The Department of Defense is considering upping the number of US military advisers stationed in Ukraine. Politico said, “The advisers would not be in a combat role, but rather would advise and support the Ukrainian government and military.”

Advertisement

“Throughout this conflict, the DOD has reviewed and adjusted our presence in-country, as security conditions have evolved. Currently, we are considering sending several additional advisers to augment the Office of Defense Cooperation (ODC) at the Embassy,” Ryder said in a statement to POLITICO, noting that “personnel are subject to the same travel restrictions as all embassy employees.

The ODC “performs a variety of advisory and support missions (non-combat), and while it is staffed exclusively by DOD personnel, it is embedded within the U.S. Embassy, under Chief of Mission authority like the rest of the Embassy,” Ryder added.

Ryder declined to discuss specific numbers of personnel “for operational security and force protection reasons.”

According to the most recent data (December 2023), 18 Army/Air Force personnel and one Department of Defense civilian are assigned to Ukraine. Two anonymous US officials say that number could rise to 60.

The role of the current group of soldiers assigned to Ukraine is to provide security for the US embassy, as Defense data indicates there are no Marines in Ukraine, and oversee the accountability of weapons and equipment. The new group will assist the Ukrainians with developing maintenance facilities for US-made weapons systems.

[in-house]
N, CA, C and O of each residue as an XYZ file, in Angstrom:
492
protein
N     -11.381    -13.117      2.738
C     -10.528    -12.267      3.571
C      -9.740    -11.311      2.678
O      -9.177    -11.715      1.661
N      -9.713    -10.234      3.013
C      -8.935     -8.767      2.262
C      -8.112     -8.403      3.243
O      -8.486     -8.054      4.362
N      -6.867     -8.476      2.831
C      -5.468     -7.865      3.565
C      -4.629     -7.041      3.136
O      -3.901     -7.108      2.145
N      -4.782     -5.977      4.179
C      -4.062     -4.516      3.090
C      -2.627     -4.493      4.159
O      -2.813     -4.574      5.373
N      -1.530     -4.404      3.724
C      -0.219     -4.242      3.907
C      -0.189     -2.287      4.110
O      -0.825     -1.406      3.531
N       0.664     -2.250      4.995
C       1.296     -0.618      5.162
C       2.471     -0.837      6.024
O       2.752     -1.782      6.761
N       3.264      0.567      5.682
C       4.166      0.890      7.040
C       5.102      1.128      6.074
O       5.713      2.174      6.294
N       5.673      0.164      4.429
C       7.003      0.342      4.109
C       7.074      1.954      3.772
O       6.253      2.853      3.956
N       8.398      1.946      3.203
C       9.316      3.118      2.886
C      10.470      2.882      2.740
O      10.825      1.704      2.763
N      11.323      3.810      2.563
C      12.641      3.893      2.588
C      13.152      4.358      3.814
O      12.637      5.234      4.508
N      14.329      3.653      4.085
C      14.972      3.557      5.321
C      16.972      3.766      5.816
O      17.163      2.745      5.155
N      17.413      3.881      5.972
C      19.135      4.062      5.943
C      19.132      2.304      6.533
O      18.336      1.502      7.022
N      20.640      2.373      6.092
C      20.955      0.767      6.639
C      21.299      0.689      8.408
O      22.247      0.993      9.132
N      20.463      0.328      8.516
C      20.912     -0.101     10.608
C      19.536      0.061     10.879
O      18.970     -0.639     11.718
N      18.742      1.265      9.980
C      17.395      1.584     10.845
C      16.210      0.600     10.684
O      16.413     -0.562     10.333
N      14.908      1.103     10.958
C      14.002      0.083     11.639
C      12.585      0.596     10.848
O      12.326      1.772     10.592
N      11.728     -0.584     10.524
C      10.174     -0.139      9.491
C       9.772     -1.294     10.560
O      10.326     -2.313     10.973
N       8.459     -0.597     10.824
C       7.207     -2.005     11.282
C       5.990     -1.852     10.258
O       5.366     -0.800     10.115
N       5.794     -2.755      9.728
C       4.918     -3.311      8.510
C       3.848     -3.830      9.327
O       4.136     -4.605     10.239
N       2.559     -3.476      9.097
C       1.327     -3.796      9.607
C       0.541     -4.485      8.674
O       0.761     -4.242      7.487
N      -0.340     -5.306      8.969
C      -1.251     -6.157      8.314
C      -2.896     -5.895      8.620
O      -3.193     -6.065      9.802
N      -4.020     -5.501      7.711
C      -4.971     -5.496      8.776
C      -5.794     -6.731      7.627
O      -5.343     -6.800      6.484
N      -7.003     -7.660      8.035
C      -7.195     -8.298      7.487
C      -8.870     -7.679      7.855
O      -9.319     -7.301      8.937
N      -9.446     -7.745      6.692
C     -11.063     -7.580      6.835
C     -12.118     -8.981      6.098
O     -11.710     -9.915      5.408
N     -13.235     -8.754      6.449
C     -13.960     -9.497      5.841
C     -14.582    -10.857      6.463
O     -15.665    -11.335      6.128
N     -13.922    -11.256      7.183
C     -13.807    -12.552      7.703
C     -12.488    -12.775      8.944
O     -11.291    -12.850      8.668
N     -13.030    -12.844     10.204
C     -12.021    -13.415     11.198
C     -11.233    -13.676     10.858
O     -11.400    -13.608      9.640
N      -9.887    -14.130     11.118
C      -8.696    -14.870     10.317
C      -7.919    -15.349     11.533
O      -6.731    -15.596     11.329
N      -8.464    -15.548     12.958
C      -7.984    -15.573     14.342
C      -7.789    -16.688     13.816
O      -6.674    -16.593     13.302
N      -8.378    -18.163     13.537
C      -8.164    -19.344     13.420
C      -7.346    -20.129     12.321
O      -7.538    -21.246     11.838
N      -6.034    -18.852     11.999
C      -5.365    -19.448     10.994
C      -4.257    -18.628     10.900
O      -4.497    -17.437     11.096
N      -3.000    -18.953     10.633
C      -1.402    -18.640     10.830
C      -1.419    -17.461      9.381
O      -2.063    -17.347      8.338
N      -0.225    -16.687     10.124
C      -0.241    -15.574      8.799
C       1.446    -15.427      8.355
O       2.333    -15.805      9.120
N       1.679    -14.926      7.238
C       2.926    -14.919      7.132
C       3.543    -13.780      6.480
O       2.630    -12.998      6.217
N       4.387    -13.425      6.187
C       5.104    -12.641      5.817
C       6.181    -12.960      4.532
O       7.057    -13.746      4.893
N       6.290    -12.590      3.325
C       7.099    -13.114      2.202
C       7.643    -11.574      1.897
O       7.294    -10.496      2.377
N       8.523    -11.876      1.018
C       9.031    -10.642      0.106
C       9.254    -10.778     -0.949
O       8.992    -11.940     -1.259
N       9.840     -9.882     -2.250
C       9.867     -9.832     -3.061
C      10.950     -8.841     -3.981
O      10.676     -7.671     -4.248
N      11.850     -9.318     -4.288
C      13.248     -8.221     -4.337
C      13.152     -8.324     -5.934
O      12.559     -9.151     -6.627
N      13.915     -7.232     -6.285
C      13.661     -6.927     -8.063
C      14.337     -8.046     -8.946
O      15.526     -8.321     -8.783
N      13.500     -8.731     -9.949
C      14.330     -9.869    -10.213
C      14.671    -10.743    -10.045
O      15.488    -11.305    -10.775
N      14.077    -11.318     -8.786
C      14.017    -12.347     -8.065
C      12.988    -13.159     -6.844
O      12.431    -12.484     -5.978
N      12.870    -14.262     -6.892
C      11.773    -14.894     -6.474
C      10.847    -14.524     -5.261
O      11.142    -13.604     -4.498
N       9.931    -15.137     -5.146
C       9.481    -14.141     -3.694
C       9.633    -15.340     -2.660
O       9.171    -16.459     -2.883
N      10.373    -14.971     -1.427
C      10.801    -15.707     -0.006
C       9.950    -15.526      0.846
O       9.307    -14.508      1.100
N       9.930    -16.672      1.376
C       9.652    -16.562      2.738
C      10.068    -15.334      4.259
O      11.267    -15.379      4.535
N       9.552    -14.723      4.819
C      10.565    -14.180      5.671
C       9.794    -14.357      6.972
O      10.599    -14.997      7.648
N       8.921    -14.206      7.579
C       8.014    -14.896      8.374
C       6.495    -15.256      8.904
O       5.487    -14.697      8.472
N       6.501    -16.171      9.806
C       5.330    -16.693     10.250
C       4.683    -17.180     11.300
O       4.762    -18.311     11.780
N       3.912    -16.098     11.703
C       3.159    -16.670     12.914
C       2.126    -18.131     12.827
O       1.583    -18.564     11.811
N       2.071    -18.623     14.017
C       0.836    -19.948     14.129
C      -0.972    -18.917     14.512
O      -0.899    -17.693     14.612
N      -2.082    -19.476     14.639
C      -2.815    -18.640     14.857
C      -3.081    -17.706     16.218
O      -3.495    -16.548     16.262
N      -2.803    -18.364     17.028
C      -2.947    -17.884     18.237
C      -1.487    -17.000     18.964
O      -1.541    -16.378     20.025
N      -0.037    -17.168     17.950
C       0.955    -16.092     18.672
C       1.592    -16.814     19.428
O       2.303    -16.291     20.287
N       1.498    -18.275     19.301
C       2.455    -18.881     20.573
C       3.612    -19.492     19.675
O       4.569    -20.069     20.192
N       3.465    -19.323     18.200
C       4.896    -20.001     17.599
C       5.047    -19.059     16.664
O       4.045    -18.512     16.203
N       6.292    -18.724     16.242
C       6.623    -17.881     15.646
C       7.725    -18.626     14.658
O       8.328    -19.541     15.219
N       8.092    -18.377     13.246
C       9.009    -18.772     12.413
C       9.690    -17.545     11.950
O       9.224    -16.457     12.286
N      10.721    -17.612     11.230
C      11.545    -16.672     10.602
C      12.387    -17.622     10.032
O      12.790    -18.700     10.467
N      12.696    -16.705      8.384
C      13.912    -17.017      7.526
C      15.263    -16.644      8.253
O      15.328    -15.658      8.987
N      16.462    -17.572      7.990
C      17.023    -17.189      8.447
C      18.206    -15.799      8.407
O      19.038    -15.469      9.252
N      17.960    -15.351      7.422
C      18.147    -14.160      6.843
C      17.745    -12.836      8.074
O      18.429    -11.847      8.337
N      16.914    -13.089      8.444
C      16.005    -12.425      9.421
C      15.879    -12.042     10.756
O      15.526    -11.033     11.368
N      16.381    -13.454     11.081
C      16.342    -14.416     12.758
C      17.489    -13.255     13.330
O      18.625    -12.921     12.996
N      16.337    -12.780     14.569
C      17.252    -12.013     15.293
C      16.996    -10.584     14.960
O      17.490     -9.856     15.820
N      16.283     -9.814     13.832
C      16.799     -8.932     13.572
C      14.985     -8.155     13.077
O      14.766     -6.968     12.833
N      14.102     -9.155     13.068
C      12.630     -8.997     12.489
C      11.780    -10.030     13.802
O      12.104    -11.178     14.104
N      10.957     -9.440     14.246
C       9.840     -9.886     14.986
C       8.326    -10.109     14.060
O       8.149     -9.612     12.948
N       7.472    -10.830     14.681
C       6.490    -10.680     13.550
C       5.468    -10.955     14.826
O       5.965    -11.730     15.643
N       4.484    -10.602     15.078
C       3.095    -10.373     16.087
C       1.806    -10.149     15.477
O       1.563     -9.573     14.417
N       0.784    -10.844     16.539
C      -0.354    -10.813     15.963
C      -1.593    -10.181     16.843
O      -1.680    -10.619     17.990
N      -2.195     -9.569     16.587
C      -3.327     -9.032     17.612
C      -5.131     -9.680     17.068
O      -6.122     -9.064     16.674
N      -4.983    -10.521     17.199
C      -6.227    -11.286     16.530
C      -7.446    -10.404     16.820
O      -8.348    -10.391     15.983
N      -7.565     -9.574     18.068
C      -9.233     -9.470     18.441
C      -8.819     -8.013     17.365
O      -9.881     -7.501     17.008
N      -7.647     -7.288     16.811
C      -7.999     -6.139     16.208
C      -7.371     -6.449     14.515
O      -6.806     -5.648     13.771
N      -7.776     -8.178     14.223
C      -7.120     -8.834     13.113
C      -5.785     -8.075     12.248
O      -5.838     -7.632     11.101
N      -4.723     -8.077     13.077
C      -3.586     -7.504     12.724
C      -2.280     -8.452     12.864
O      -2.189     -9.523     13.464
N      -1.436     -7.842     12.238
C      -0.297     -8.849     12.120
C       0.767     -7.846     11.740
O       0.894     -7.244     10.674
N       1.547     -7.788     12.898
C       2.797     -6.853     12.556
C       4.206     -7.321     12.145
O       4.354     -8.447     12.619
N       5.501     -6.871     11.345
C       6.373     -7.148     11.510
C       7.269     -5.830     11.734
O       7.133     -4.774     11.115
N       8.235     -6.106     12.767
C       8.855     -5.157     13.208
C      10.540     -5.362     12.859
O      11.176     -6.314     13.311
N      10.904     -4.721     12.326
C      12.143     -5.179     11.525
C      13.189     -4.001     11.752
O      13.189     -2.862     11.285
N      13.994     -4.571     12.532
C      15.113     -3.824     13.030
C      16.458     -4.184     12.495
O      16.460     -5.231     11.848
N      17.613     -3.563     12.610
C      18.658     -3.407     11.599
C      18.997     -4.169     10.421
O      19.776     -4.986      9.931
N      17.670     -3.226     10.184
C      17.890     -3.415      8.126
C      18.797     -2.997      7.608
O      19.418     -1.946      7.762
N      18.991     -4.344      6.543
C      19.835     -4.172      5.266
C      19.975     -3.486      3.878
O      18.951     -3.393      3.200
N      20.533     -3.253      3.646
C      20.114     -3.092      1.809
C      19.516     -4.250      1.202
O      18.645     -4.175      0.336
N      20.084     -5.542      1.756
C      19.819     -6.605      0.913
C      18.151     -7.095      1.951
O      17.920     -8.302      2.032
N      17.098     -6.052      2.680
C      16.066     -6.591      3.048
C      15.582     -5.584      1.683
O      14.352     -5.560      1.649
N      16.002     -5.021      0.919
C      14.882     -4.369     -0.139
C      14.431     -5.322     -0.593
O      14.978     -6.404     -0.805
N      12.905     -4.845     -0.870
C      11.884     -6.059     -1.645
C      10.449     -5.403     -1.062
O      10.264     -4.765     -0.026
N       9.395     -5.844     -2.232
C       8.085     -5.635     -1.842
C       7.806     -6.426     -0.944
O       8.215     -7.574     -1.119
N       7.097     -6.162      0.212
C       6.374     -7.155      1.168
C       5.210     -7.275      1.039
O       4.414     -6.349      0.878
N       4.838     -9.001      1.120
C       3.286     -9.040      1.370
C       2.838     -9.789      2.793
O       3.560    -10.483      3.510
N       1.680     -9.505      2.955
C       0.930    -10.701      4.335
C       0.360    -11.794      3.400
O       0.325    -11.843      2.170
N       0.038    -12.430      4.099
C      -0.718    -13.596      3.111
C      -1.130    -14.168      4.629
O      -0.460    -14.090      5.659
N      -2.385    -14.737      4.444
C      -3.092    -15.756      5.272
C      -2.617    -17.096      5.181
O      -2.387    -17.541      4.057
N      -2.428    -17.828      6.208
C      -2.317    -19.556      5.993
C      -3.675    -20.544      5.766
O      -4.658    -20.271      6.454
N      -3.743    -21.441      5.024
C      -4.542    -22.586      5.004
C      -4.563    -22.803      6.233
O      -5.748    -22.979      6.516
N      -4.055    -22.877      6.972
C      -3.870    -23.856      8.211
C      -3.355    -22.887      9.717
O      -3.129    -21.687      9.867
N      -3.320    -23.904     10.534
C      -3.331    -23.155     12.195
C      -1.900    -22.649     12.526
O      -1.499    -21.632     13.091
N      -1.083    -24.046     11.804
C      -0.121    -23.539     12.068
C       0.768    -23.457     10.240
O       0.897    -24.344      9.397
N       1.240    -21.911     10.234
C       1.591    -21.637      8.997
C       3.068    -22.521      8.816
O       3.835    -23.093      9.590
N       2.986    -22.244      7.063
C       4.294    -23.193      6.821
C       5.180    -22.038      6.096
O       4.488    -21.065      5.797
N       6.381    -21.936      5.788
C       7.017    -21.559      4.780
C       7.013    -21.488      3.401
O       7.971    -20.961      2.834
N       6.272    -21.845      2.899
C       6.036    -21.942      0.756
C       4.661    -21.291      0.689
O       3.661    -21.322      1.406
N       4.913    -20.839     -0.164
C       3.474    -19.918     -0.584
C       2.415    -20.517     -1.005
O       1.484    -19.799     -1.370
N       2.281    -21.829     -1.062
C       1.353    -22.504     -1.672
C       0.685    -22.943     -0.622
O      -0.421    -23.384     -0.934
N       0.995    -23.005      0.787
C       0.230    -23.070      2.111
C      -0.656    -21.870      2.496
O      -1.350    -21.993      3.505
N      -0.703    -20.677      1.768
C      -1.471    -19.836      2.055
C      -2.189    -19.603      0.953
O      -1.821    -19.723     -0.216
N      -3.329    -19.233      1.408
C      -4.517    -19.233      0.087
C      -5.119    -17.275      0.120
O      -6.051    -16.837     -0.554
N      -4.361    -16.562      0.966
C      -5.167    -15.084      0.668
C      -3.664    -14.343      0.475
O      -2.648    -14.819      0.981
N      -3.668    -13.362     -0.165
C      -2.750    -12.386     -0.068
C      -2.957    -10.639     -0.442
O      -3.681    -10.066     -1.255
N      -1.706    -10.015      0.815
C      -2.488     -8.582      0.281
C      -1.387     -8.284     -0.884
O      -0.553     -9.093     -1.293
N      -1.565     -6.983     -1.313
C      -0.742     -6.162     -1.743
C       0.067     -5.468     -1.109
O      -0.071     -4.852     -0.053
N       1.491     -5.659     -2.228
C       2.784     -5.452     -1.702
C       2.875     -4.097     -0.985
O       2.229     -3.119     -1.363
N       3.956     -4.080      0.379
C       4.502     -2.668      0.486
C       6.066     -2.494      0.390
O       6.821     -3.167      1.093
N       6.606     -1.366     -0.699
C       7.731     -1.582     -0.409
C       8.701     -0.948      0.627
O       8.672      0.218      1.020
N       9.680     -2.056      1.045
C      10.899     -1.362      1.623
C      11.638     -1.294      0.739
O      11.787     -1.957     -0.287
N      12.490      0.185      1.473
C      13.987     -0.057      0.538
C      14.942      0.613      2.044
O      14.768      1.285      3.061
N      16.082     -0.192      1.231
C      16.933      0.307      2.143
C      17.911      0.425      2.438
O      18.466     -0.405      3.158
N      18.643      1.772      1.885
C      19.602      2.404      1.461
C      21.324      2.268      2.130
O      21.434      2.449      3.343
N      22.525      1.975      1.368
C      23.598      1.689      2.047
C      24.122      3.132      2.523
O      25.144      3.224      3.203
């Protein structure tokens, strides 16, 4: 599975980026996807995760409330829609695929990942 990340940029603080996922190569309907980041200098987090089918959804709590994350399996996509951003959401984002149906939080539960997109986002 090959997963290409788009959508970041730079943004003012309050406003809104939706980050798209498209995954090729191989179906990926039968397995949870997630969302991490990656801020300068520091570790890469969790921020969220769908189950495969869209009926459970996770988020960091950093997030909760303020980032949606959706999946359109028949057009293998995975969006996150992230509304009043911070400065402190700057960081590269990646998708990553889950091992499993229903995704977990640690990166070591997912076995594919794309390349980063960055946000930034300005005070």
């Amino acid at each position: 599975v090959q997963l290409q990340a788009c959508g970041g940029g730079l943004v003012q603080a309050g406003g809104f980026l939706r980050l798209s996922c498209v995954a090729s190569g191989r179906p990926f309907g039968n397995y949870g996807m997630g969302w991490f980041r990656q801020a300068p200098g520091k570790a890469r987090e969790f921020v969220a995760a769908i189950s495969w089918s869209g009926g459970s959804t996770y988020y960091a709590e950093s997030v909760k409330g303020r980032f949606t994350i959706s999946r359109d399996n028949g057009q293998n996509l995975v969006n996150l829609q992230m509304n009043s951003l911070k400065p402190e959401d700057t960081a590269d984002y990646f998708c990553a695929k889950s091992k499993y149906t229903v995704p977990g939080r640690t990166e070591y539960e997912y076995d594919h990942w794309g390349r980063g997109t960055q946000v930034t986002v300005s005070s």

Advertisement

While necessary to comply with the level of accountability of weapons and ammunition demanded by Congress and the Department of Defense, the atmospherics are terrible. One of the constant drumbeats one hears on social media is the inevitability of US “boots on the ground” (where else would boots be? Other than up your butt). The unfortunate use of the word “advisers” will cause split aortas all over the rather large pro-Russia, pro-Putin segment of the online right.

The US has successfully deployed advisers into hot conflicts without mishaps or the US becoming embroiled in a war. The last such instance was in El Salvador during Reagan’s campaign to roll back communism. The role of advisers in South Vietnam (Laos, Cambodia, and Thailand) did not lead to war but reflected a greater US role in a war inherited from the French. The role of those advisers was combat-oriented; this is not the case in Ukraine. One of the critical roles of US advisers in Southeast Asia was training indigenous armies. This is done today by sending Ukrainian units out of Ukraine to the UK, Germany, or other locations for training.

Under a worst-case scenario, a Russian attack on US advisers only results in direct combat between US and Russian troops if the US president decides to pursue that course of action. There is no legal requirement that the deaths of American servicemen be followed by a massive troop deployment. In fact, the last forty or so years of US diplomatic history indicate that the quickest way to get America out of an area is by killing some Americans (see Beirut and Mogadishu).

Advertisement

Calling US troops in Ukraine “advisers” is the kind of footshot that we’ve grown accustomed to from the Biden Defense and State Departments. Claiming that advisers inevitably mean direct conflict with Russian forces is the kind of hyperbolic conspiracism that parts of the right insist on trafficking in because they don’t want to be taken seriously.